The reader refers to INTERPOL’s constitution, Article 3, which prohibits INTERPOL from becoming involved in matters of a predominantly political nature.

And the response is this: the general public does not have access to the precise number of Red Notices that have been removed from INTERPOL’s databases from any particular country or for any particular reason unless INTERPOL decides to publish that information. In some annual reports by the CCF, the Commission has released figures for the grounds raised in requests for removal of data, but those reports have not specified the countries from which relief was sought. It has released numbers of cases in which relief was sought from particular countries, but without knowing the total number of cases in which a Red Notice was issued, it is impossible to attach any statistical significance to the number of cases for which relief was sought.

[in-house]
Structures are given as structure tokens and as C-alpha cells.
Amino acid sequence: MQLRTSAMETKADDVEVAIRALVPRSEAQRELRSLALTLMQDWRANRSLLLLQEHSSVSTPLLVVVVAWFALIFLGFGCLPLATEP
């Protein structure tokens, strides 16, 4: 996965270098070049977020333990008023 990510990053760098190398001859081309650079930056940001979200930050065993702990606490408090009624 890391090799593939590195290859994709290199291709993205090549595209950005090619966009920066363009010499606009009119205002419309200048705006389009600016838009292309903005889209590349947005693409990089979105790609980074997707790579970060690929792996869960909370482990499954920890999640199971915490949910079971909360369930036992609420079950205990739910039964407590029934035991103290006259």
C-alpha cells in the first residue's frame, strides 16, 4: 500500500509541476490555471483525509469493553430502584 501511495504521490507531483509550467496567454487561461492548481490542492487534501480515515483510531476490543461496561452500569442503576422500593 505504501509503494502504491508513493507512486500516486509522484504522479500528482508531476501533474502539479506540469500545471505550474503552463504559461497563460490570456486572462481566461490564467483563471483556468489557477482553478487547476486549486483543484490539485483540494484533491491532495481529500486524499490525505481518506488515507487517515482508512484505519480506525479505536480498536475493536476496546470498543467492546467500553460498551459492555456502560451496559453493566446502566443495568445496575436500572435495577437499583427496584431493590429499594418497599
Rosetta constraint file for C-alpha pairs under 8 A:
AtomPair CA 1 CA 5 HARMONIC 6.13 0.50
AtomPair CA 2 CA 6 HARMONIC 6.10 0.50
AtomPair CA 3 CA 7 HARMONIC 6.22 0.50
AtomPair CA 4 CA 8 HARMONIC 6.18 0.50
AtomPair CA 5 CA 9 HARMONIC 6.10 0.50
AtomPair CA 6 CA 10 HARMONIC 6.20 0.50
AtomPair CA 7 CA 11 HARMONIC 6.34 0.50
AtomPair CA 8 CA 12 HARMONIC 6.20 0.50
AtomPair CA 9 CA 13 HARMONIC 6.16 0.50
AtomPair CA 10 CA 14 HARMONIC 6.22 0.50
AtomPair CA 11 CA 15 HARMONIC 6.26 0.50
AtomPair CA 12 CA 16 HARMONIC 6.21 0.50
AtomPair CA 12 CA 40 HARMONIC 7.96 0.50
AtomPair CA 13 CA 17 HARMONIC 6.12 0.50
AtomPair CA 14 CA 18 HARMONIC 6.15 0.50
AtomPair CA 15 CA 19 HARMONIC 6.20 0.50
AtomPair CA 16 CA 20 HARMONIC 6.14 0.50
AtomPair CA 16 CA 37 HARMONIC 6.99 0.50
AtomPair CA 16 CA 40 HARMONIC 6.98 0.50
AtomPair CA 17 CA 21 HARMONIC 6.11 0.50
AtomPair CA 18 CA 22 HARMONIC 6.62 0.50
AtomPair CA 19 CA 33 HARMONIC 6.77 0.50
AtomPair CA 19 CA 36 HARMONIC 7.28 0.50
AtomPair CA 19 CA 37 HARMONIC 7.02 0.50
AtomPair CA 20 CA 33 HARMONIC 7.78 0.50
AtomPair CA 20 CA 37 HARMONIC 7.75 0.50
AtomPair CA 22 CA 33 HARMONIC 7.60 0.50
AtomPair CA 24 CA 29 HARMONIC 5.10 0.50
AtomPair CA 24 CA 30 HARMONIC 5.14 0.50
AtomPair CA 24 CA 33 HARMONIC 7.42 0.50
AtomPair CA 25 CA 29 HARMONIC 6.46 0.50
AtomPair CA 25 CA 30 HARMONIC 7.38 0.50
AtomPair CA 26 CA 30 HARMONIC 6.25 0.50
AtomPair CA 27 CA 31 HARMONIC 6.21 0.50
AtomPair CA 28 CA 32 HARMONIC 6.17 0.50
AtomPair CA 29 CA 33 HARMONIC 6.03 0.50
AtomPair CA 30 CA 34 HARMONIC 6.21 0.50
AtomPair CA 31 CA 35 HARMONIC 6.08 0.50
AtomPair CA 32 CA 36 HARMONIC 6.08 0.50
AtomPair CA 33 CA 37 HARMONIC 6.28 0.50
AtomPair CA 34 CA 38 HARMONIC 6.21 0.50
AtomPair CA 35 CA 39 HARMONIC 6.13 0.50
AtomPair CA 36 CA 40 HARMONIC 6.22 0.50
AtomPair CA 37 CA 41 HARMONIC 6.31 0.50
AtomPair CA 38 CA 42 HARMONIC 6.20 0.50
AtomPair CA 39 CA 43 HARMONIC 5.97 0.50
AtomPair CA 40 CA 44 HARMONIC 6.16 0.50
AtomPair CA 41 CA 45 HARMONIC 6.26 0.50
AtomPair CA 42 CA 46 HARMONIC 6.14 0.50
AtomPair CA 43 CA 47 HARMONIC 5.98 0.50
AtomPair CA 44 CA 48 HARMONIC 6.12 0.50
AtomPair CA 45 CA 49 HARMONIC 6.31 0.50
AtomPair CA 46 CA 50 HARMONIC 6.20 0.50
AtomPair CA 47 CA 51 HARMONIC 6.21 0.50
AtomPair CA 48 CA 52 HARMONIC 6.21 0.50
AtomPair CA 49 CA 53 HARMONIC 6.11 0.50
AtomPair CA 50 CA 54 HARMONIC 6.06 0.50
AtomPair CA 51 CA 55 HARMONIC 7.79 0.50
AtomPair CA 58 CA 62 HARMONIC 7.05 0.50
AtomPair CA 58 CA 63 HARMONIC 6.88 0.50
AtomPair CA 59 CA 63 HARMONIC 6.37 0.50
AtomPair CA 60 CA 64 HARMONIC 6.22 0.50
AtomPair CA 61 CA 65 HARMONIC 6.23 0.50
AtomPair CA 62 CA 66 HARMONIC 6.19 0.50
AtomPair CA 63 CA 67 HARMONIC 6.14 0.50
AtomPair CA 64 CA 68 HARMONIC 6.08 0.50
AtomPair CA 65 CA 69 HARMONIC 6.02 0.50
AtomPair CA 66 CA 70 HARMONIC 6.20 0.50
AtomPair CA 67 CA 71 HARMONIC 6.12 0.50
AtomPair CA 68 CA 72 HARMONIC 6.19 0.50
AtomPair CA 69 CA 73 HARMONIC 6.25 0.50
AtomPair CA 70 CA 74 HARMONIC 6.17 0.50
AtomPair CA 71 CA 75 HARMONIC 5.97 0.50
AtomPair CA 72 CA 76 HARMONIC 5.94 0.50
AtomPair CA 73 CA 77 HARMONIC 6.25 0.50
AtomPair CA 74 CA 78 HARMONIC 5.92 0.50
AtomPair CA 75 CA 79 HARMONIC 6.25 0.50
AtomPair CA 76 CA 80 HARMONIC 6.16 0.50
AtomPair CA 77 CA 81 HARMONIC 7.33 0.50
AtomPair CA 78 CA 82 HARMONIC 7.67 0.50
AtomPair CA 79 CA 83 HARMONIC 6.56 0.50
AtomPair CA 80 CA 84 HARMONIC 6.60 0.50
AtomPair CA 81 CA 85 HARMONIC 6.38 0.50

Additionally, given that INTERPOL’s member countries do not have to publish the Red Notices within the public domain, there is no publicly available data on the total number of Red Notices that any particular  country has requested or received.

The takeaway: while we do have some information regarding the number and type of cases wherein individuals assert violations of Article 3 of INTERPOL’s constitution, it’s not enough to serve as meaningful evidence of trends in violations. However, INTERPOL does have the capacity to release figures on that topic, should it choose to do so, within the context of an annual report or in response to a request for information.

As always, thoughts and comments are welcomed.

It was with great dismay that I read this article . It seems that under the administration of Donald Trump, United States officials are now gathering intelligence on the public activity of journalists, bloggers, and other people that the administration considers to be influencers on matters of import to the Department of Homeland Security.